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Image for Women's day: Femibook, testosterone and internet

Women's day: Femibook, testosterone and internet

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Sarah Truesdale

100 years after the first international women's day was organised on 8 March in Copenhagen, a musing on where the woman's place rightfully is

The figures are there, dry and merciless. Politics: only 35% of MEPs (members of European parliament or Euro MPs) are female; a figure which drops to 23% for national parliaments. 22% of members of national governments are women. Research: 90% of university directors from 16 countries are men. Economy: 300 of the most well-known European enterprises have boards of directors whose make-up is, on average, 9.7% women. Rest easy, boys: Europe is still largely testosterone fuelled.

Is the internet the new eldorado for women?

Internet spanks might be the way forwardThe internet was born free from any trace of patriarchal society: can it become a privileged space for women? There are several initiatives, created by connected feminists, which seem to be heading in this direction. They are called Mujeres en Redin Spain, Les Pénélopes in France or the Red Ciudadanias de Europa. But the internet is not always a panacea for progress. On 8 March, Femibookwas launched in Belgium. However, this Facebook for women only, via its passion for fashion and make-up, risks reducing the feminist population to depoliticised gossips. For the European women’s lobby, there is no doubt: equality between the sexes will come about through tangible quotas such as those that Denmark has imposed since 2004 in enterprises’ boards of administrators. France now also follows this example. Will 2010 be the year of quotas?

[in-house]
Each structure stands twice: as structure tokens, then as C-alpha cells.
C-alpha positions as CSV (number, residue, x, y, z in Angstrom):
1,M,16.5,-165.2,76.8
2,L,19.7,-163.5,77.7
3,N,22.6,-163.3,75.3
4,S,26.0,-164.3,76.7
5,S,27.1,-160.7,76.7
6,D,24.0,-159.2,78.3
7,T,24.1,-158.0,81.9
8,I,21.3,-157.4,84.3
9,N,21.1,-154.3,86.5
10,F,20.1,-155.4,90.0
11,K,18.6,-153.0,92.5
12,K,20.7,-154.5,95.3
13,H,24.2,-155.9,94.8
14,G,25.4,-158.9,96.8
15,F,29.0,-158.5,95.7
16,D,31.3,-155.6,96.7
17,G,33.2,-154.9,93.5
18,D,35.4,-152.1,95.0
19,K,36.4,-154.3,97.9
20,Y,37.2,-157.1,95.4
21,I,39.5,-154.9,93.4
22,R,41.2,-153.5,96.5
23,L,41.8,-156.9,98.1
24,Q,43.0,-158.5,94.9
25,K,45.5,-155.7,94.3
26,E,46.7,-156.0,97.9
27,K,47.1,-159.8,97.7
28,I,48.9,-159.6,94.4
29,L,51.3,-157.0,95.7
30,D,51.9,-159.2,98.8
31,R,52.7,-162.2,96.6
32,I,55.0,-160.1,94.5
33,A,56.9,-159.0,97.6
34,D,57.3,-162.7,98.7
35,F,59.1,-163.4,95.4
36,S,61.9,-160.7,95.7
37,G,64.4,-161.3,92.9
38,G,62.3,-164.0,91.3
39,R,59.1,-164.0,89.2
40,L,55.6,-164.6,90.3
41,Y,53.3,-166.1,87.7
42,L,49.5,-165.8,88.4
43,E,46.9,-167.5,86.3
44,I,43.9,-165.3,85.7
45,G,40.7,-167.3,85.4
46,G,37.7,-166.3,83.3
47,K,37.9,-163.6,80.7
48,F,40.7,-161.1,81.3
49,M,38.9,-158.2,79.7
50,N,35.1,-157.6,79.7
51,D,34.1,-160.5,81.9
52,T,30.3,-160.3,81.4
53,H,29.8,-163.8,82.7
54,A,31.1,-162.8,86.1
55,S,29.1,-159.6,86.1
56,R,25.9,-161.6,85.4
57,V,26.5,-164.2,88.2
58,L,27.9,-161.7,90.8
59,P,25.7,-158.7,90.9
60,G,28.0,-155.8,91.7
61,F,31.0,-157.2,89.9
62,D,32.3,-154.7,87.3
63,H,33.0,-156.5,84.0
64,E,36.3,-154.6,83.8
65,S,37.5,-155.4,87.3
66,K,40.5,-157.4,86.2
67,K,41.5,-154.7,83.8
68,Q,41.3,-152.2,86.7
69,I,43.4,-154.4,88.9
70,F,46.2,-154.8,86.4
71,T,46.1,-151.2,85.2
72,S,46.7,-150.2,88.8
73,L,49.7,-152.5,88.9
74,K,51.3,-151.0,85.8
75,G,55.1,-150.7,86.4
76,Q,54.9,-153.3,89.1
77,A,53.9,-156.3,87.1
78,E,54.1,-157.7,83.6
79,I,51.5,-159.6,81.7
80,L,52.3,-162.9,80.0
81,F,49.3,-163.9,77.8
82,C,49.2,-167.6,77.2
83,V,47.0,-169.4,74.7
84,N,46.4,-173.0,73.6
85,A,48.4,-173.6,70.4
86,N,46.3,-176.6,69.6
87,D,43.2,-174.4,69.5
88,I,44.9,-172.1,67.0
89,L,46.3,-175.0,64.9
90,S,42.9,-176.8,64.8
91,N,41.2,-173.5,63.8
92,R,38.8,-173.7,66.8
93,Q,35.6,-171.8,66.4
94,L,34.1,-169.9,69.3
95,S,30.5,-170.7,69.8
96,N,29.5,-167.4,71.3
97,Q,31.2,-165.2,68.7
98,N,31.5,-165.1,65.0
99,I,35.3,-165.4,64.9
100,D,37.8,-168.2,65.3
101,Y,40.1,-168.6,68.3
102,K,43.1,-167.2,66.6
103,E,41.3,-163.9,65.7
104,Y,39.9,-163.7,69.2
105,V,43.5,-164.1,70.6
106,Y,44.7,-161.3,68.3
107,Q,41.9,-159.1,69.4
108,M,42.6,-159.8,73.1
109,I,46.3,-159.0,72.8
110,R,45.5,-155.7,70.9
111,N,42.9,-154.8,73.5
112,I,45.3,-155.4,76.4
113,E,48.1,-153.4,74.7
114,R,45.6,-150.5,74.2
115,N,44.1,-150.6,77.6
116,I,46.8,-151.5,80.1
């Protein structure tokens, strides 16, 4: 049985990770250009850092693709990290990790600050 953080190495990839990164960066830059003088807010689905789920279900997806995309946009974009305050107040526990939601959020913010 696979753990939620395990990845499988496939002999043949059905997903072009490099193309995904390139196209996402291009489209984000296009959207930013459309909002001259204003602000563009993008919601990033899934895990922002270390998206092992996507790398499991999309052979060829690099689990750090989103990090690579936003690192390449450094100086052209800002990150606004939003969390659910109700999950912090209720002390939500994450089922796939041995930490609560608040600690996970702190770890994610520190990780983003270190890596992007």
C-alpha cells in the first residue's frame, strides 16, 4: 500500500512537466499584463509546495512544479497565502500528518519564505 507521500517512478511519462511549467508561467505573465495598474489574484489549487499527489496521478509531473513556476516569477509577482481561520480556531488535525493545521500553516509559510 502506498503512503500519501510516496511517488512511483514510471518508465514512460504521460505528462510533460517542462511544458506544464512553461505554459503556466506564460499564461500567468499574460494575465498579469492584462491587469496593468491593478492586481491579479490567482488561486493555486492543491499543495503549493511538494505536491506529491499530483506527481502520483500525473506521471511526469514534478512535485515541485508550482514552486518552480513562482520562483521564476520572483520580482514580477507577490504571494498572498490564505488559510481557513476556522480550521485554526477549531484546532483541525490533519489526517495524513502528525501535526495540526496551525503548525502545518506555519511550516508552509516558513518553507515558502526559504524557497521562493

Image: ©kReEsTaL; ©biphop/ courtesy of Flickr

Translated from Femmes sous-représentées vs femmes connectées ?